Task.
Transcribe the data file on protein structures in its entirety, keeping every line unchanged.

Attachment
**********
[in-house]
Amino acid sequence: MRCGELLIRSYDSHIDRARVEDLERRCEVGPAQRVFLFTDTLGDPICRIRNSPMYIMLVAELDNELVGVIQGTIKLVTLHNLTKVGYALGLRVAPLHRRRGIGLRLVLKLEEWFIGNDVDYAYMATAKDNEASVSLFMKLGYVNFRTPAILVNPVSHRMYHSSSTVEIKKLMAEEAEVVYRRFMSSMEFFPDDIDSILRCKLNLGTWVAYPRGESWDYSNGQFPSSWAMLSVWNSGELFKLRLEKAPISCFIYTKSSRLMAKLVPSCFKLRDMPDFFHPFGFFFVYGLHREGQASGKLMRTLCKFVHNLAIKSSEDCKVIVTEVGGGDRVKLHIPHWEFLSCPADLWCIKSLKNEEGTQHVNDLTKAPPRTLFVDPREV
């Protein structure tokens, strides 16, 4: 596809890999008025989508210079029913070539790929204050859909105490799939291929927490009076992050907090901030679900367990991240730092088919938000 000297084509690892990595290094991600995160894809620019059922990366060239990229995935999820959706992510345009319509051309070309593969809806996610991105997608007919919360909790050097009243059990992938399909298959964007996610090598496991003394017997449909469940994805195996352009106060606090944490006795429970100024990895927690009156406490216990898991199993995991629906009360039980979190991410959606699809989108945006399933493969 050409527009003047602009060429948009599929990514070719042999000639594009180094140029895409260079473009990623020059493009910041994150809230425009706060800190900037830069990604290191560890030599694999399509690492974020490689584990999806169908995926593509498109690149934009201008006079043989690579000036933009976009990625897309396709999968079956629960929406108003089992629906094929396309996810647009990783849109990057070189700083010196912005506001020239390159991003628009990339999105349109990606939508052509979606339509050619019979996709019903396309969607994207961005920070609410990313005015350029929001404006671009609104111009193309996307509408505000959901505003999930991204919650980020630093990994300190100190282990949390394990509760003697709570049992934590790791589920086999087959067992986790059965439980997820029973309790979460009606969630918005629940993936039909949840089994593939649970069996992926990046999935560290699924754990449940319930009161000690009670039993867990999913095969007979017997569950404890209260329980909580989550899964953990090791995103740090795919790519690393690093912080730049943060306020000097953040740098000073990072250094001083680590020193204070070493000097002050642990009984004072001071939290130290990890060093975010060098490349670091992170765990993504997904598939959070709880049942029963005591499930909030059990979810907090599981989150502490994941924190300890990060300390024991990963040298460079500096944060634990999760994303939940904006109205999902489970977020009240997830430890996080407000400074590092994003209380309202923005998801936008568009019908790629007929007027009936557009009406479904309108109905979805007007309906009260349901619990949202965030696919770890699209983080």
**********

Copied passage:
[in-house]
Amino acid sequence: MRCGELLIRSYDSHIDRARVEDLERRCEVGPAQRVFLFTDTLGDPICRIRNSPMYIMLVAELDNELVGVIQGTIKLVTLHNLTKVGYALGLRVAPLHRRRGIGLRLVLKLEEWFIGNDVDYAYMATAKDNEASVSLFMKLGYVNFRTPAILVNPVSHRMYHSSSTVEIKKLMAEEAEVVYRRFMSSMEFFPDDIDSILRCKLNLGTWVAYPRGESWDYSNGQFPSSWAMLSVWNSGELFKLRLEKAPISCFIYTKSSRLMAKLVPSCFKLRDMPDFFHPFGFFFVYGLHREGQASGKLMRTLCKFVHNLAIKSSEDCKVIVTEVGGGDRVKLHIPHWEFLSCPADLWCIKSLKNEEGTQHVNDLTKAPPRTLFVDPREV
């Protein structure tokens, strides 16, 4: 596809890999008025989508210079029913070539790929204050859909105490799939291929927490009076992050907090901030679900367990991240730092088919938000 000297084509690892990595290094991600995160894809620019059922990366060239990229995935999820959706992510345009319509051309070309593969809806996610991105997608007919919360909790050097009243059990992938399909298959964007996610090598496991003394017997449909469940994805195996352009106060606090944490006795429970100024990895927690009156406490216990898991199993995991629906009360039980979190991410959606699809989108945006399933493969 050409527009003047602009060429948009599929990514070719042999000639594009180094140029895409260079473009990623020059493009910041994150809230425009706060800190900037830069990604290191560890030599694999399509690492974020490689584990999806169908995926593509498109690149934009201008006079043989690579000036933009976009990625897309396709999968079956629960929406108003089992629906094929396309996810647009990783849109990057070189700083010196912005506001020239390159991003628009990339999105349109990606939508052509979606339509050619019979996709019903396309969607994207961005920070609410990313005015350029929001404006671009609104111009193309996307509408505000959901505003999930991204919650980020630093990994300190100190282990949390394990509760003697709570049992934590790791589920086999087959067992986790059965439980997820029973309790979460009606969630918005629940993936039909949840089994593939649970069996992926990046999935560290699924754990449940319930009161000690009670039993867990999913095969007979017997569950404890209260329980909580989550899964953990090791995103740090795919790519690393690093912080730049943060306020000097953040740098000073990072250094001083680590020193204070070493000097002050642990009984004072001071939290130290990890060093975010060098490349670091992170765990993504997904598939959070709880049942029963005591499930909030059990979810907090599981989150502490994941924190300890990060300390024991990963040298460079500096944060634990999760994303939940904006109205999902489970977020009240997830430890996080407000400074590092994003209380309202923005998801936008568009019908790629007929007027009936557009009406479904309108109905979805007007309906009260349901619990949202965030696919770890699209983080």